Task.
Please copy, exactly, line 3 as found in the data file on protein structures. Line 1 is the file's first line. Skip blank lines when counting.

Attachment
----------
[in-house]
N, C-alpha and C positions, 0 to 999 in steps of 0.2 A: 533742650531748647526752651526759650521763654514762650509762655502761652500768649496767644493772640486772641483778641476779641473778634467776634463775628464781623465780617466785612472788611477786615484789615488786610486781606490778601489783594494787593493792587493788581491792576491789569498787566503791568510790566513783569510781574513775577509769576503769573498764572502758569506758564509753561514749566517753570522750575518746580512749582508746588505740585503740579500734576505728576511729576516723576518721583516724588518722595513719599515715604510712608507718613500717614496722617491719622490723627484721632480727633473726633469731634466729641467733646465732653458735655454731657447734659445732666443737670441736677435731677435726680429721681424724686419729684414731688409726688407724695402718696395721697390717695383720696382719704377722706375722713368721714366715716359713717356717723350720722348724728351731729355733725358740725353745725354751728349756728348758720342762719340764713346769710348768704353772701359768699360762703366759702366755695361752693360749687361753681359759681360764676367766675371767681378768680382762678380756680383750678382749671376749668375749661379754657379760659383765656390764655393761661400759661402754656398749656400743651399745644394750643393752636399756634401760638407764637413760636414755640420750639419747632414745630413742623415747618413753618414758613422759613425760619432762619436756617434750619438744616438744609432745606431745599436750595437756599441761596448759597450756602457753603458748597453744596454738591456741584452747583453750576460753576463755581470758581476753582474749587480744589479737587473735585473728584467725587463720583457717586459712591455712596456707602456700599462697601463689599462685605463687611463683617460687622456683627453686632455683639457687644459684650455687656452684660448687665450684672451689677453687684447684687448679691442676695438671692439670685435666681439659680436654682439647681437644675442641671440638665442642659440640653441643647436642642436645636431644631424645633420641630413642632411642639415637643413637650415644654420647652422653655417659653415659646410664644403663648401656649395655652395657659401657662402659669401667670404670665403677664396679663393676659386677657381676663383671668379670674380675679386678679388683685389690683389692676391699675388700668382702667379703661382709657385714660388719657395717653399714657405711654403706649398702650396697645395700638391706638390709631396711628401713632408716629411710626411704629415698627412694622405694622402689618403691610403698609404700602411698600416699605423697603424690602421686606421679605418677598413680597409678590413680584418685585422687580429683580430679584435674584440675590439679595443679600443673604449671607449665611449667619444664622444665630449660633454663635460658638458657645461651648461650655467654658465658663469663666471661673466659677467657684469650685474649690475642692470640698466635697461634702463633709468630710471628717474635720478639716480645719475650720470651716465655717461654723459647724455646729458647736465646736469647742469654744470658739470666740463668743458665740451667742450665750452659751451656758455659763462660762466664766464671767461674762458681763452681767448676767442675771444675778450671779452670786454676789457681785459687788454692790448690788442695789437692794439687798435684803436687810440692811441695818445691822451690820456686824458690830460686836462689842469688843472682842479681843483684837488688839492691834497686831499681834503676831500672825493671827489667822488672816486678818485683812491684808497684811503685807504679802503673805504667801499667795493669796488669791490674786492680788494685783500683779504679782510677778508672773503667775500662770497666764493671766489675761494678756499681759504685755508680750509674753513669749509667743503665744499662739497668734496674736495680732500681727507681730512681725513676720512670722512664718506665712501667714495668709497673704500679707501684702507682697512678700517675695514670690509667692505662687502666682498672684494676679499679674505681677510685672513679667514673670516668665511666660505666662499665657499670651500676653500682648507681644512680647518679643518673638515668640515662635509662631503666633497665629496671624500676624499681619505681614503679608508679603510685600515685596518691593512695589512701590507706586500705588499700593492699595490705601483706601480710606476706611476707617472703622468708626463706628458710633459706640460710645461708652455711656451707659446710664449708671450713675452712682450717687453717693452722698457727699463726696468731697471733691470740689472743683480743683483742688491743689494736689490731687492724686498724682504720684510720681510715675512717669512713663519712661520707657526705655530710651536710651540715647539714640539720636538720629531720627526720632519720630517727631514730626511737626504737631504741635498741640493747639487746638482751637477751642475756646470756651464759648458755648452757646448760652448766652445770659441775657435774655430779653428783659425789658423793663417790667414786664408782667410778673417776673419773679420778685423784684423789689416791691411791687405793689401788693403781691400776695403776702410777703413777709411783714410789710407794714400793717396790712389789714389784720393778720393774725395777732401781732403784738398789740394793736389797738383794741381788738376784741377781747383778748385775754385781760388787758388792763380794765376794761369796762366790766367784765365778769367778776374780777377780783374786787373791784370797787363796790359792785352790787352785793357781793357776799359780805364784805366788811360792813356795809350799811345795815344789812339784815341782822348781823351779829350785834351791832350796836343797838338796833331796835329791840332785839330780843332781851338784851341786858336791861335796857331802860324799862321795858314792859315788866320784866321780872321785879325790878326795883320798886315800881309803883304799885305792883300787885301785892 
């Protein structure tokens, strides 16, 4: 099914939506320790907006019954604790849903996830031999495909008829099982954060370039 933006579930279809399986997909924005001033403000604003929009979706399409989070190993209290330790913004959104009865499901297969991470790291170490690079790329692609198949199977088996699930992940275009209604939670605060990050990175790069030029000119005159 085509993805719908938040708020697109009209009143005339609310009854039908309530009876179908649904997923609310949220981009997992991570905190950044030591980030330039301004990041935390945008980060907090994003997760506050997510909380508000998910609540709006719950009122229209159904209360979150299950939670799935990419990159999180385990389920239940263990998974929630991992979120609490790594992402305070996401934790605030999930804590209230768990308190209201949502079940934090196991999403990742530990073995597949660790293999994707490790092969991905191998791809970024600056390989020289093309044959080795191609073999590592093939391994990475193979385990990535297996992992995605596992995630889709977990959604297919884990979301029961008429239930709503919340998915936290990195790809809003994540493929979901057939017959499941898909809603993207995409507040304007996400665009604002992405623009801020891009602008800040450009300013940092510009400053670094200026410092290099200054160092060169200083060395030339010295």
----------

């Protein structure tokens, strides 16, 4: 099914939506320790907006019954604790849903996830031999495909008829099982954060370039 933006579930279809399986997909924005001033403000604003929009979706399409989070190993209290330790913004959104009865499901297969991470790291170490690079790329692609198949199977088996699930992940275009209604939670605060990050990175790069030029000119005159 085509993805719908938040708020697109009209009143005339609310009854039908309530009876179908649904997923609310949220981009997992991570905190950044030591980030330039301004990041935390945008980060907090994003997760506050997510909380508000998910609540709006719950009122229209159904209360979150299950939670799935990419990159999180385990389920239940263990998974929630991992979120609490790594992402305070996401934790605030999930804590209230768990308190209201949502079940934090196991999403990742530990073995597949660790293999994707490790092969991905191998791809970024600056390989020289093309044959080795191609073999590592093939391994990475193979385990990535297996992992995605596992995630889709977990959604297919884990979301029961008429239930709503919340998915936290990195790809809003994540493929979901057939017959499941898909809603993207995409507040304007996400665009604002992405623009801020891009602008800040450009300013940092510009400053670094200026410092290099200054160092060169200083060395030339010295």